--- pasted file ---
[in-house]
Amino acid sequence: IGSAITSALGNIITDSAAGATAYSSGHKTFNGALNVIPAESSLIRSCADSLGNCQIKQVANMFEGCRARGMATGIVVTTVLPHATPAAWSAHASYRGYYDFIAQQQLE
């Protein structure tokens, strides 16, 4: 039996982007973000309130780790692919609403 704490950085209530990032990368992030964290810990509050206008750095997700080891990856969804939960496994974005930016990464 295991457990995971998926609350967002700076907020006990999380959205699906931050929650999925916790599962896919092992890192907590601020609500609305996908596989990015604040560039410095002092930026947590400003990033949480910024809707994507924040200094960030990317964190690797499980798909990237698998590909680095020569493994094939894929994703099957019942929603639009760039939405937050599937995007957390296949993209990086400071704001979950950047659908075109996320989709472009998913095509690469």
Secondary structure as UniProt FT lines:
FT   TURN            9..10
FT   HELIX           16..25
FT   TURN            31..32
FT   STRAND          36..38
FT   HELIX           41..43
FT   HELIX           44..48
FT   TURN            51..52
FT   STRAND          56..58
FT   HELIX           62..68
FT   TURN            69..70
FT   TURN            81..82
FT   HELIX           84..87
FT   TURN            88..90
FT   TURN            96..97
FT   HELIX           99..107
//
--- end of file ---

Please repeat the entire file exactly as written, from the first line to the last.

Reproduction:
[in-house]
Amino acid sequence: IGSAITSALGNIITDSAAGATAYSSGHKTFNGALNVIPAESSLIRSCADSLGNCQIKQVANMFEGCRARGMATGIVVTTVLPHATPAAWSAHASYRGYYDFIAQQQLE
């Protein structure tokens, strides 16, 4: 039996982007973000309130780790692919609403 704490950085209530990032990368992030964290810990509050206008750095997700080891990856969804939960496994974005930016990464 295991457990995971998926609350967002700076907020006990999380959205699906931050929650999925916790599962896919092992890192907590601020609500609305996908596989990015604040560039410095002092930026947590400003990033949480910024809707994507924040200094960030990317964190690797499980798909990237698998590909680095020569493994094939894929994703099957019942929603639009760039939405937050599937995007957390296949993209990086400071704001979950950047659908075109996320989709472009998913095509690469």
Secondary structure as UniProt FT lines:
FT   TURN            9..10
FT   HELIX           16..25
FT   TURN            31..32
FT   STRAND          36..38
FT   HELIX           41..43
FT   HELIX           44..48
FT   TURN            51..52
FT   STRAND          56..58
FT   HELIX           62..68
FT   TURN            69..70
FT   TURN            81..82
FT   HELIX           84..87
FT   TURN            88..90
FT   TURN            96..97
FT   HELIX           99..107
//